B. Cession of the Disputed Areas to Hungary

The Magyar minority constitutes only 26 percent of the population of the disputed provinces. However, Magyars and Germans together have a strong numerical preponderance in the Baranja and the Baka, and the claim has often been advanced that in a free plebiscite the Germans would vote for Hungarian rather than Yugoslav rule. From the economic point of view, these areas contain none of the minera1s and industries which Hungary chiefly needs.

1. Discussion of the Territorial Subcommittee

It was the consensus of the subcommittee that the ethnic claims of Hungary in the disputed zone were not such as to warrant the cession to it of these areas. Little weight was given to the historical arguments advanced by Hungarian leaders. Hungary's violation of its Treaty of Friendship with Yugoslavia and subsequent adherence to the Axis were cited as further reasons for rejecting the Hungarian claims. C. A Compromise Line

This solution has not been discussed by any of the subcommittee.

This solution would attempt to separate the two leading ethnic groups by a line which would leave under Hungarian sovereignty a number of Yugoslavs approximately equal to the number of Magyars remaining in Yugoslavia. In Prekomurje 25 communes on the eastern frontier, with a Magyar population of some 12,400 and a Yugoslav population of only 2,4550, might be ceded to Hungary. Since this frontier is of no strategic importance, the cession of these communes would constitute no economic or military loss to Yugoslavia. Owing to the small number and dispersed character of the Magyar minority in Medjumurje, no cession is recommended in that province.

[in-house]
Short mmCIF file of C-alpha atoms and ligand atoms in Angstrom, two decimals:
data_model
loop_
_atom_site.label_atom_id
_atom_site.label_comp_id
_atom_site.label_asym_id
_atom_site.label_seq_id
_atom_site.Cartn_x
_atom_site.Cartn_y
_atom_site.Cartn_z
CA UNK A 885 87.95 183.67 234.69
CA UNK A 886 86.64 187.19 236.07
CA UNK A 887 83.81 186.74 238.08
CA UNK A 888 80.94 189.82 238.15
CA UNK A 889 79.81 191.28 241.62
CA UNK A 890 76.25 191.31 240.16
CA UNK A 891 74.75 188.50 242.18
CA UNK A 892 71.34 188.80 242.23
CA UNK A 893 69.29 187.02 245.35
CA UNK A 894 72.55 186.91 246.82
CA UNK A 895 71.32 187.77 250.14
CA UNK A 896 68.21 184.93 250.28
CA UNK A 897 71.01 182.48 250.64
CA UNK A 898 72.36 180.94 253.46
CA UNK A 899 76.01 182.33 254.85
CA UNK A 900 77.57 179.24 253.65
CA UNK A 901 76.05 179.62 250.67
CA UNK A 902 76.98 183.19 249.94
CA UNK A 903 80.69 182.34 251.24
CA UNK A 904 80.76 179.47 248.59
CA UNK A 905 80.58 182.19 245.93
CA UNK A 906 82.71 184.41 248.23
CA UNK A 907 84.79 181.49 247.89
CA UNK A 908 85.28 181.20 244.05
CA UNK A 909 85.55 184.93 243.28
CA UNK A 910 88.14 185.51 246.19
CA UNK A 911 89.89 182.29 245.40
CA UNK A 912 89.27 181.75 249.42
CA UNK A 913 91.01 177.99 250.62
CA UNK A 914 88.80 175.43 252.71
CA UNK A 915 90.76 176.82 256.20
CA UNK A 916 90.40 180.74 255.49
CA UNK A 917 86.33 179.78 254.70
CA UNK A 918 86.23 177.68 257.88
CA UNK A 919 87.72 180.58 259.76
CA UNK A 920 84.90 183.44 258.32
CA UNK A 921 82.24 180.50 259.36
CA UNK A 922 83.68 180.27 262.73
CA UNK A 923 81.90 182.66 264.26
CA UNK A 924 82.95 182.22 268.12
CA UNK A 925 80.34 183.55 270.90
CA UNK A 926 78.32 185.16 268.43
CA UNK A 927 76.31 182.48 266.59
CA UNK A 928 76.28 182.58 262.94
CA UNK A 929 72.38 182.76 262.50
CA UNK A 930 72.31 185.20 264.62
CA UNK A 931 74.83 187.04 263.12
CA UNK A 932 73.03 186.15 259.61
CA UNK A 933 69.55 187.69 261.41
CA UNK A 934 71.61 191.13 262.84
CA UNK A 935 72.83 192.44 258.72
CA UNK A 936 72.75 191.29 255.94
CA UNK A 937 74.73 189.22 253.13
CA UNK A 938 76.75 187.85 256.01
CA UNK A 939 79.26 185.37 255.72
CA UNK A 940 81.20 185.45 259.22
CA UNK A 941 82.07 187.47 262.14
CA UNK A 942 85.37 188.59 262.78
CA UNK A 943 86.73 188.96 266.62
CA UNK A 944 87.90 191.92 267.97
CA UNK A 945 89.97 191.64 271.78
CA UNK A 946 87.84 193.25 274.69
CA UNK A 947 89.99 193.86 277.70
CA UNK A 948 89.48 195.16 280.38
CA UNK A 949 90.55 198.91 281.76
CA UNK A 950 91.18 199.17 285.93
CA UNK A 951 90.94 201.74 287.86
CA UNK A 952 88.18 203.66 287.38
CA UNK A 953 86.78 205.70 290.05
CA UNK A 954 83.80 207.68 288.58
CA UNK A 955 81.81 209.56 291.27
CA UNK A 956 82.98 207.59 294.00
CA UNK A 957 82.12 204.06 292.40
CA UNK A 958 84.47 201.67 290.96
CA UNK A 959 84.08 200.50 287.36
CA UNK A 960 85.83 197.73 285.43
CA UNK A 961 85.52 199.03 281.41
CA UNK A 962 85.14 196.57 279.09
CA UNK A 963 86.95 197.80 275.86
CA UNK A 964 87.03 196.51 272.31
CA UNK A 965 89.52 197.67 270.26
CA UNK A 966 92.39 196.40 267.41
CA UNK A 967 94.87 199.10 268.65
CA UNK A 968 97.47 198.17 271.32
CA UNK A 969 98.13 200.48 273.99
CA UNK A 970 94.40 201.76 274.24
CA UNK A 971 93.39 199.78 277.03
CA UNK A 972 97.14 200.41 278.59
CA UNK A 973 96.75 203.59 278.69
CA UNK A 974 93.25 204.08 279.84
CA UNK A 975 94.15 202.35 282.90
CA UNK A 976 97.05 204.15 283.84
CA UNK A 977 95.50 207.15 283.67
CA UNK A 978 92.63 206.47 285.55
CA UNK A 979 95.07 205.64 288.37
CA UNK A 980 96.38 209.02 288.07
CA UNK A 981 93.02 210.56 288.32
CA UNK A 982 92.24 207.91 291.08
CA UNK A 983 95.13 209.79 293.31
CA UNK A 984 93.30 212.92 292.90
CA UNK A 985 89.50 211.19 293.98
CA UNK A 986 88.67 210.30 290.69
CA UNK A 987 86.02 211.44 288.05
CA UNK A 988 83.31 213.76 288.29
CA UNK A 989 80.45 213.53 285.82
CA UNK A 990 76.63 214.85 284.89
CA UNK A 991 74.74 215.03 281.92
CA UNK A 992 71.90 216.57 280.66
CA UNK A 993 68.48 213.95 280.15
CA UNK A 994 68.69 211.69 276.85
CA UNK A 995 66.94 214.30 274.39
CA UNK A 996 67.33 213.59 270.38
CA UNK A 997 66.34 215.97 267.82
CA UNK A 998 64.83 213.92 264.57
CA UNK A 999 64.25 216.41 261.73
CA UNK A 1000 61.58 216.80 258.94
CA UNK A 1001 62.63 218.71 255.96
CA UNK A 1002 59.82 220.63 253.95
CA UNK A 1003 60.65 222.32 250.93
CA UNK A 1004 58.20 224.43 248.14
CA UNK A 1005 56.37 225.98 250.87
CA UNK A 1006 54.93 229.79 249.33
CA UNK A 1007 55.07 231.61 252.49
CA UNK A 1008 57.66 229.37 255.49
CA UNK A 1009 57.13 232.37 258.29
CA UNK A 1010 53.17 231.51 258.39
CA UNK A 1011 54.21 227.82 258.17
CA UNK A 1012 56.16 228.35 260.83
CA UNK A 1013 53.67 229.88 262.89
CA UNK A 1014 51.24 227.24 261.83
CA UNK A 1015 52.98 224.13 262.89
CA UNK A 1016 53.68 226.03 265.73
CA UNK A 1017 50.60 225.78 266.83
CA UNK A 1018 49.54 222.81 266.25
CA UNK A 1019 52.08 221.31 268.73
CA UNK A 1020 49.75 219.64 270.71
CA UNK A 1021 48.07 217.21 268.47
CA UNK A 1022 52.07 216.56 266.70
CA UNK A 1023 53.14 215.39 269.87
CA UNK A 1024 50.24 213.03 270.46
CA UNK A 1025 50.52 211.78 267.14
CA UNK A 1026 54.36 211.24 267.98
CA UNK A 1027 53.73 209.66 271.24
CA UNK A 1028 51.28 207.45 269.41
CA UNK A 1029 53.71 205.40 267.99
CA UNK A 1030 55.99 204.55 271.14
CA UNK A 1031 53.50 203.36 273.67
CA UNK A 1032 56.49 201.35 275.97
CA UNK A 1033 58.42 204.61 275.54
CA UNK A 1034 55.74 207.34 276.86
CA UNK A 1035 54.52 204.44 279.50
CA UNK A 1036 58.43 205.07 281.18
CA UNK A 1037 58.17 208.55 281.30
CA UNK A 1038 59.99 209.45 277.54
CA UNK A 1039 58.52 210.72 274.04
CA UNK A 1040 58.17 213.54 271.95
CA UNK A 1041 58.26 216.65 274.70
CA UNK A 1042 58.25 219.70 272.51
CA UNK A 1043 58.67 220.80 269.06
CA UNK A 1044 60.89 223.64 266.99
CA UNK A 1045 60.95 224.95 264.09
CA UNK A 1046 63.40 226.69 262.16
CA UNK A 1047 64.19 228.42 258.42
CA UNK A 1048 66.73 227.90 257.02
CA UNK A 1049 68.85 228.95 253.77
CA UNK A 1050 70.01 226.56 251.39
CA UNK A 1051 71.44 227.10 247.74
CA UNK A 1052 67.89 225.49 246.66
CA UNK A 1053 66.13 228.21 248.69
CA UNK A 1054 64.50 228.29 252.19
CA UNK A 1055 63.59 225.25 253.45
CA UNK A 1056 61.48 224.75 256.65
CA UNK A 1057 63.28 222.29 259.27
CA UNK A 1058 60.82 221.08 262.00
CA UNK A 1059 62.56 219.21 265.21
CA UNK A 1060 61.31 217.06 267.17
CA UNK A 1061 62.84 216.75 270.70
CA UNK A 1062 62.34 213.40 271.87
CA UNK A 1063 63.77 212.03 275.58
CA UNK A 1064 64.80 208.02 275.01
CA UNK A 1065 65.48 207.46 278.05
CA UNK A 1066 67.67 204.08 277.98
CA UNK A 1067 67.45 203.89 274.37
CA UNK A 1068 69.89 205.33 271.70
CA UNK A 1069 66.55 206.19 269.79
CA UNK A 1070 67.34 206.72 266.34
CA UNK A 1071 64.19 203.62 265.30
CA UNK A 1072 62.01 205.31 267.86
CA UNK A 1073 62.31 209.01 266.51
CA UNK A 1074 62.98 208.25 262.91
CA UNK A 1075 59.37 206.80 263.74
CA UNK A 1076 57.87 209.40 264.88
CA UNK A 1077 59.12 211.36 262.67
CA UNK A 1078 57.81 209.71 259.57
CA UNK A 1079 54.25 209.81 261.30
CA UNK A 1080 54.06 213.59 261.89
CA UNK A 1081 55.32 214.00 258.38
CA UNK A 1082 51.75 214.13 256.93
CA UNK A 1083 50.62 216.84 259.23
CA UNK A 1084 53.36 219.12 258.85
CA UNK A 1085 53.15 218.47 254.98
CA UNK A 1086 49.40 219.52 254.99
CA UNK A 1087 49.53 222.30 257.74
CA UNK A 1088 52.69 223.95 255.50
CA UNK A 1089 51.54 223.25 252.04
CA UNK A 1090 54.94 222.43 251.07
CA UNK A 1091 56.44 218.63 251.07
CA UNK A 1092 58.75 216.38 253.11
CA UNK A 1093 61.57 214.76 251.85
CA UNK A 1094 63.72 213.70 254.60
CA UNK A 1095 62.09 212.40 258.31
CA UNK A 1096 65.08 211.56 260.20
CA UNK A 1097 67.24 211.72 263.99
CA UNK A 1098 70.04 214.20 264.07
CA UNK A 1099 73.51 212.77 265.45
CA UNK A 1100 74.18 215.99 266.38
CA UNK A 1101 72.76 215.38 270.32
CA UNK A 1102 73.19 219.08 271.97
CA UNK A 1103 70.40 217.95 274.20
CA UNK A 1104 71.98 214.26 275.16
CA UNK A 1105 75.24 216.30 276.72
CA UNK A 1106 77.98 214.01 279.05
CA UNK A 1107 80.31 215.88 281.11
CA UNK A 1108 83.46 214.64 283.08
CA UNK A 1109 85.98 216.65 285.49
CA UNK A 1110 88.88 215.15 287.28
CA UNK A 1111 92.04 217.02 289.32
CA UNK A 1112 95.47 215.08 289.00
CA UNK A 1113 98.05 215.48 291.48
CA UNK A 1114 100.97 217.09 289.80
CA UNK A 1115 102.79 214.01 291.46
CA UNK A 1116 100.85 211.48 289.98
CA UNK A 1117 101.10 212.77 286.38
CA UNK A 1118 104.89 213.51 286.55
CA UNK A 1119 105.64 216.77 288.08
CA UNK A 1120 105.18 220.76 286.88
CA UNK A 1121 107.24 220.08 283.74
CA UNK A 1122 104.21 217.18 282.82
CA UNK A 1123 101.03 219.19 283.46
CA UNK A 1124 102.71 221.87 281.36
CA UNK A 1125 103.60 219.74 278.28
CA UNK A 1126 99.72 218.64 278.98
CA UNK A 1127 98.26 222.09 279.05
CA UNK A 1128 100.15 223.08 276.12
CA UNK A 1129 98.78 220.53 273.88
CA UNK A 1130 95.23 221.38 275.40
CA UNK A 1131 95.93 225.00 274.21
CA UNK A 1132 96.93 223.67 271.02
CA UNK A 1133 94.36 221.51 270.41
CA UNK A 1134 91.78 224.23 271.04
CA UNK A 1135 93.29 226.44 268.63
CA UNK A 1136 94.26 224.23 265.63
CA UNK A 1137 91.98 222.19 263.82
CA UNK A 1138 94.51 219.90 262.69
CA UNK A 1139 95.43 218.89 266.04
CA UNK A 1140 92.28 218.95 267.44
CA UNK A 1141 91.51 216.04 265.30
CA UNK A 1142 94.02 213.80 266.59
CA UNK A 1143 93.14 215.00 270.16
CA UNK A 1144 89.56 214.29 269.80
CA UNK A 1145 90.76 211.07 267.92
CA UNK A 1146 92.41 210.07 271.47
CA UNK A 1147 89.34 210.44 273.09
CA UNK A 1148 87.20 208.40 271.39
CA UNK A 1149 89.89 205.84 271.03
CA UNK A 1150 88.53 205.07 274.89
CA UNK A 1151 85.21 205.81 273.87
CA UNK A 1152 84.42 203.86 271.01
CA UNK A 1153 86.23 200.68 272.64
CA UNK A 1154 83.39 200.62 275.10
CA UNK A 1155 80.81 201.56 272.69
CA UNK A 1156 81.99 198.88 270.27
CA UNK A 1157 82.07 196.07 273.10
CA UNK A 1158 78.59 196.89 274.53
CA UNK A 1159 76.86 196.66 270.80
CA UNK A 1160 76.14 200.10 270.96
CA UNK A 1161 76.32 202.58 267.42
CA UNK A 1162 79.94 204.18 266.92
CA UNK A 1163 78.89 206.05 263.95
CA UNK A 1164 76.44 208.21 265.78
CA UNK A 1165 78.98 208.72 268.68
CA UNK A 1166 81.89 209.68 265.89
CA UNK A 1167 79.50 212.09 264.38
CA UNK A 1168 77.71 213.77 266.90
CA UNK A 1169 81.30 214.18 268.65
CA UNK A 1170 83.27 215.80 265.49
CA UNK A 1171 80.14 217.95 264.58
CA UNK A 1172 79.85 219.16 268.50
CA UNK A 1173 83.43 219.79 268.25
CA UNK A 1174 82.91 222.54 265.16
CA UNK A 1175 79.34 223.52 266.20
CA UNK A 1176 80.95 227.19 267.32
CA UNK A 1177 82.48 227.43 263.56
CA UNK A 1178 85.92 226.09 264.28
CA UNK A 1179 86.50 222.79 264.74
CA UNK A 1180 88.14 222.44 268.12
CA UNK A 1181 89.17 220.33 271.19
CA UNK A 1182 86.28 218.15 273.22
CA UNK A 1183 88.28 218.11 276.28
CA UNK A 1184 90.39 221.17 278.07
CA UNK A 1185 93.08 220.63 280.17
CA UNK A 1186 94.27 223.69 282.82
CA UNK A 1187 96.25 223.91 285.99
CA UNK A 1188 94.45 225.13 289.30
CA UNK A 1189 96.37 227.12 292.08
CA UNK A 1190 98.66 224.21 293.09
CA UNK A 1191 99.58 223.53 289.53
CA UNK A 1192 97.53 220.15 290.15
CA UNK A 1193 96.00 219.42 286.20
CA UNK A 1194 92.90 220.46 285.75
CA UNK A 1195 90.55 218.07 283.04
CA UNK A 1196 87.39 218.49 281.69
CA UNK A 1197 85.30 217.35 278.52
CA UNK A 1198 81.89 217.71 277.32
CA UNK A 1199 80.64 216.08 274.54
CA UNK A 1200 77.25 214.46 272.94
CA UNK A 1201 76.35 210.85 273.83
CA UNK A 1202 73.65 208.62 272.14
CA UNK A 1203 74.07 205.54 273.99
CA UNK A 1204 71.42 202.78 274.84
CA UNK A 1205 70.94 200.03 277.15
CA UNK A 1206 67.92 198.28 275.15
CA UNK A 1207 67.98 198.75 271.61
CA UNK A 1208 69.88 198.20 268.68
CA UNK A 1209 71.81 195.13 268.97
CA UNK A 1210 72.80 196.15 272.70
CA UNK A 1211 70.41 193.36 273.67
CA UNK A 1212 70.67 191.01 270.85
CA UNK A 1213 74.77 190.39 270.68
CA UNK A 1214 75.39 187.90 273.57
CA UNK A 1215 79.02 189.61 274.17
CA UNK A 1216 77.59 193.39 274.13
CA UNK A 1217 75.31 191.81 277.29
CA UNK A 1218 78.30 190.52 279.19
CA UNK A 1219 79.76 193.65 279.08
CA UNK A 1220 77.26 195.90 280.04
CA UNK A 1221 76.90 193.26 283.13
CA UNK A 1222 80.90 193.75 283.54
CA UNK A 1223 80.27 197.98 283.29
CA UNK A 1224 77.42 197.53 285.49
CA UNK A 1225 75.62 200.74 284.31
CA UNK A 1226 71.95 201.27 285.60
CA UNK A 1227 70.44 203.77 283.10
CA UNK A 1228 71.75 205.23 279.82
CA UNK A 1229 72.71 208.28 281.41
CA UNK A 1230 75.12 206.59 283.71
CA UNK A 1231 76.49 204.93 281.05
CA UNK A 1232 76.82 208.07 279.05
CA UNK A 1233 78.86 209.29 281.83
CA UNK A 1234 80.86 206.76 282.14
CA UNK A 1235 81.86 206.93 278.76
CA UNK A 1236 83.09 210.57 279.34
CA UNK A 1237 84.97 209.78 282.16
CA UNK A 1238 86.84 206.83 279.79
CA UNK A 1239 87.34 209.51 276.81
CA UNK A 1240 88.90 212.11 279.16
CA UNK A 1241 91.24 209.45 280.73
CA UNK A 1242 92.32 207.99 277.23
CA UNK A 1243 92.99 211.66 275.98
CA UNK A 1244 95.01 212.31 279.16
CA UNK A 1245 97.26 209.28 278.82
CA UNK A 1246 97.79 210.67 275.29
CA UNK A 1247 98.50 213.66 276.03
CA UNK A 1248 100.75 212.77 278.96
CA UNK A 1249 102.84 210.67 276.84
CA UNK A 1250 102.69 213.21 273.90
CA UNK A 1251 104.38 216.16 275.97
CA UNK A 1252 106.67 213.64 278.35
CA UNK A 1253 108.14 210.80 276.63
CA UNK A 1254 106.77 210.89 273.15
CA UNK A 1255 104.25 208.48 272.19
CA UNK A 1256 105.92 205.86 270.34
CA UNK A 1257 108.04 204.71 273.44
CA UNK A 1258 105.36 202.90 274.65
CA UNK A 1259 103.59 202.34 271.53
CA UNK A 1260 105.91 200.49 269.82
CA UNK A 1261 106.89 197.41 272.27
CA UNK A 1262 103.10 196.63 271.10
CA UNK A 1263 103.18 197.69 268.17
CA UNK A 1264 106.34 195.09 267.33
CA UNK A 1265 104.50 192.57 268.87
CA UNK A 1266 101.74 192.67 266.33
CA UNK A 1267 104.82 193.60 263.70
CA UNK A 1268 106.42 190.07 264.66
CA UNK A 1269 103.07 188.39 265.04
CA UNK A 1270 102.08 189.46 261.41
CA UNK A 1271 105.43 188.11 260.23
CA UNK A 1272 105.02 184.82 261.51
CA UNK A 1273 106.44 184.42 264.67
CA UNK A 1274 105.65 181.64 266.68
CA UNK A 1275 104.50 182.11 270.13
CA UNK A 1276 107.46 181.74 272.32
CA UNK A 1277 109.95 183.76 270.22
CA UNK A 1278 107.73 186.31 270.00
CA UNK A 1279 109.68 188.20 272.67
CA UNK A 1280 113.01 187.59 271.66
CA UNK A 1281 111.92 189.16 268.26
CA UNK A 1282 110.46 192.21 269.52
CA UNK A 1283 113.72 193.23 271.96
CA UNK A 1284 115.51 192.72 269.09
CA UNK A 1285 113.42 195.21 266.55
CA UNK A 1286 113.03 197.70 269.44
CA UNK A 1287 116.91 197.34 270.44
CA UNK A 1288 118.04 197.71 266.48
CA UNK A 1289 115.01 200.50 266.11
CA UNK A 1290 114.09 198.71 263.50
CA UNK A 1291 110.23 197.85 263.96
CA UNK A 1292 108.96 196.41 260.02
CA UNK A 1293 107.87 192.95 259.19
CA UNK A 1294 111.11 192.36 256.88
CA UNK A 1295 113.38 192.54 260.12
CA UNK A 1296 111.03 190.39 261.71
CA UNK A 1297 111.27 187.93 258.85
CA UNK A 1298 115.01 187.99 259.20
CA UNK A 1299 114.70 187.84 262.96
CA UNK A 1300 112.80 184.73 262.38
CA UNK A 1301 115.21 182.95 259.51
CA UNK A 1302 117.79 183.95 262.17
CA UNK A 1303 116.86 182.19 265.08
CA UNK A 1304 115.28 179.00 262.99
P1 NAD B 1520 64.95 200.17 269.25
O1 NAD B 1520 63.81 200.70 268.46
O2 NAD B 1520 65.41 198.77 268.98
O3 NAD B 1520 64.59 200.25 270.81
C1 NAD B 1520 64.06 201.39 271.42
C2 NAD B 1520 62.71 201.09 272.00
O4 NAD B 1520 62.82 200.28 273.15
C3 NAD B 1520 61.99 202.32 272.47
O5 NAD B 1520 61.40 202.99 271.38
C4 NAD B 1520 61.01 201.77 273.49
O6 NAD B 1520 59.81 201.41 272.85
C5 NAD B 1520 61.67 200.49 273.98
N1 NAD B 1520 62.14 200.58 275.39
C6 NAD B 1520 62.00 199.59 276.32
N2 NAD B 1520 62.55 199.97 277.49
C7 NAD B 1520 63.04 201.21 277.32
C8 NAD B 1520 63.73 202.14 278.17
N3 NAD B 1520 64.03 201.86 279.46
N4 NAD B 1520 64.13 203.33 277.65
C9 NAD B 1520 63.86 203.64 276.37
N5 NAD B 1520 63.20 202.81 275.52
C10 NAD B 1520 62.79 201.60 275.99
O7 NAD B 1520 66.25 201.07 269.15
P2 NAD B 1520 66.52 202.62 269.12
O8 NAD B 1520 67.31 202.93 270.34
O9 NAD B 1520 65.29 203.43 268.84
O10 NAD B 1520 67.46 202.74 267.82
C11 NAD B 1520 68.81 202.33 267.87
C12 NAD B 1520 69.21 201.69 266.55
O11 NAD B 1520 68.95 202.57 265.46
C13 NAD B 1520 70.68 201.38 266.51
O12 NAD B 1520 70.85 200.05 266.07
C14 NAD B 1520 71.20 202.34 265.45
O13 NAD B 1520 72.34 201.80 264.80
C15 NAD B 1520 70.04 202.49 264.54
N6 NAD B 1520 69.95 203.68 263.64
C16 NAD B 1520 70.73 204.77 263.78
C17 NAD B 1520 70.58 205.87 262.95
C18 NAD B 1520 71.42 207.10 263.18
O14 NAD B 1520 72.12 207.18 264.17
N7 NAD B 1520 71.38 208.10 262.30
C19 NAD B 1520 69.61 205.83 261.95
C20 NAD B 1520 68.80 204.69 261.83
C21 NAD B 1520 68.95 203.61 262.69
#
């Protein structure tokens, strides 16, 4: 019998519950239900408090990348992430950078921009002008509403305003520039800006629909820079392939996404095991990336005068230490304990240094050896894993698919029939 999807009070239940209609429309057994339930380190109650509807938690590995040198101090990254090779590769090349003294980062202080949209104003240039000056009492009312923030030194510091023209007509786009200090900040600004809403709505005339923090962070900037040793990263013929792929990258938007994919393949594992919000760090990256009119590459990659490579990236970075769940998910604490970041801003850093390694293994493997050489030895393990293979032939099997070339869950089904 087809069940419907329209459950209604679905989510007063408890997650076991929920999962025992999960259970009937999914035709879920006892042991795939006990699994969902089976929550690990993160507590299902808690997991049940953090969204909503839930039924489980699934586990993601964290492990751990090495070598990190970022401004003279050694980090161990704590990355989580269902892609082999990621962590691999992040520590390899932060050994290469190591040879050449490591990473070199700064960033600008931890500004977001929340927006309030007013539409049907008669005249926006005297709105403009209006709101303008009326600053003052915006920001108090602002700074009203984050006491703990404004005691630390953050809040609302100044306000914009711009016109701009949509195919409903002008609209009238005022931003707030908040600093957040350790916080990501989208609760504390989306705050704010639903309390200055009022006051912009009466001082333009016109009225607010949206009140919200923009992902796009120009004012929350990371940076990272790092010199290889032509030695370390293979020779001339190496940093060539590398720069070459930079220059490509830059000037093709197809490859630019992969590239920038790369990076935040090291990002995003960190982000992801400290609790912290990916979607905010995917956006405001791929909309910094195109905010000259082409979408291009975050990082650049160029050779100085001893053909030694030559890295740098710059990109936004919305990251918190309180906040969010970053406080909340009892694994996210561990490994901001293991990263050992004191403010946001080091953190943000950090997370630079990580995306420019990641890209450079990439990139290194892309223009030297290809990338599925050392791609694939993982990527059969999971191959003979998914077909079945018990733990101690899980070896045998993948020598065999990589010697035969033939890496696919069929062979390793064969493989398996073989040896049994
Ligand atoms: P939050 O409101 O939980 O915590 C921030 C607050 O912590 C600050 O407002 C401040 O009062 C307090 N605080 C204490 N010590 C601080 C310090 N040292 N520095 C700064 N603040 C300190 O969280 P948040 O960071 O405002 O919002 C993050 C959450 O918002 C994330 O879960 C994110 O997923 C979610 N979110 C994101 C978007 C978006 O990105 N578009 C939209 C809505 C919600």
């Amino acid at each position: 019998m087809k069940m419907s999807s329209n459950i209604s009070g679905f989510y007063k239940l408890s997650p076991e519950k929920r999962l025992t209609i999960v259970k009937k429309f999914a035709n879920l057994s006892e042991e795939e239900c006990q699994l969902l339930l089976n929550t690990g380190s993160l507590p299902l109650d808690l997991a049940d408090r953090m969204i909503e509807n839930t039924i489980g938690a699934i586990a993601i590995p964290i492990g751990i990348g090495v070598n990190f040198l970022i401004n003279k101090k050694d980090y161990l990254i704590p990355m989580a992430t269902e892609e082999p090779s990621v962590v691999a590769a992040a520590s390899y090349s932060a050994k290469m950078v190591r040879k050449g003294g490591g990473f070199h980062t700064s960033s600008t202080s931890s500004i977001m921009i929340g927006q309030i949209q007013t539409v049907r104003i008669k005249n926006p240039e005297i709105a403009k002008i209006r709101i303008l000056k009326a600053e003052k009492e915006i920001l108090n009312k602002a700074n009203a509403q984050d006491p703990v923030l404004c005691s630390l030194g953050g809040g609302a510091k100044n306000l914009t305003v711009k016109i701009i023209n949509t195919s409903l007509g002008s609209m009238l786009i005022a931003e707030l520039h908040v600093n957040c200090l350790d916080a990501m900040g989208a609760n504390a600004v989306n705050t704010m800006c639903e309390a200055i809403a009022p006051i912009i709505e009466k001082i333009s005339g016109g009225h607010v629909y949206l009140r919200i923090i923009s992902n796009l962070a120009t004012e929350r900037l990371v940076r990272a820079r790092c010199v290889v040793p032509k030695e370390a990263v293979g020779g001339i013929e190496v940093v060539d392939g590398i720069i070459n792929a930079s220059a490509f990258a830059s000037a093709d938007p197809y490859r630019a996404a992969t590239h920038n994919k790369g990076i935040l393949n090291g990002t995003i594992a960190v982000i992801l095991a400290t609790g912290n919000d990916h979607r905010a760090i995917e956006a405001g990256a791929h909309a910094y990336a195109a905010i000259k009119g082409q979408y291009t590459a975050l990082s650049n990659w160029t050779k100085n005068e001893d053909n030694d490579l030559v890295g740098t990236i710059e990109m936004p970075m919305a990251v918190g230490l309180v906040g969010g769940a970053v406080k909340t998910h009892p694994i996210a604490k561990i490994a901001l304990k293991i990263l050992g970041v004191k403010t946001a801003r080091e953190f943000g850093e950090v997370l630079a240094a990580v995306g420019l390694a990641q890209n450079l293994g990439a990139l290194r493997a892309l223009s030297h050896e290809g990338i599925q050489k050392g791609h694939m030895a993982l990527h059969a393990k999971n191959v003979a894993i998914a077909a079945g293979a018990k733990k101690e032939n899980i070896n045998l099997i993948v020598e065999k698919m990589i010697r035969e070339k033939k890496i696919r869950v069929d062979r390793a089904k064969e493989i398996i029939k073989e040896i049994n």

Apart from this alteration, the chief concern of a compromise line would be the separation of the Yugoslav and Magyar minorities in the three eastern provinces. In the Baranja Hungary would acquire the greater part of the district of Batina, with a population of some 20,000 including 8,000 Yugoslavs, 7,500 Magyars and 4,600 Germans. In the Baka, the districts of Senta and Topola and the towns of Subotica, Stara Kanjia and Senta, and part of the district of Sombor would be transferred to Hungary. This part of the Baka has a population (1921) of some 307,000, including 172,000 Magyars, 90,000 Yugoslavs and 42,000 Germans. This line would leave in Yugoslavia the town of Sombor, with the Sombor-Stari Beej railroad and the Danube-Tisza canal system. In the Banat Hungary would receive the districts of Nova Kanjia and Velika Kikinda and part of the district, but not the town, of Jaa Tomi. Thus in the Banat Hungary would acquire a population of some 108,000, including 49,700 Yugoslavs, 35,900 Magyars and 19,300 Germans. In the three eastern provinces as a whole, approxi- mately one-third of the area and one-third of the population (435,000 inhabitants out of a total of 1,346,500), would be ceded to Hungary by the compromise line. Some 148,000 Yugoslavs would be left on the Hungarian side, and some 160,000 Magyars on the Yugoslav side, of the frontier. The solution of the nationality problem could then be approached either by an exchange of populations or by a reciprocal guarantee of minority rights.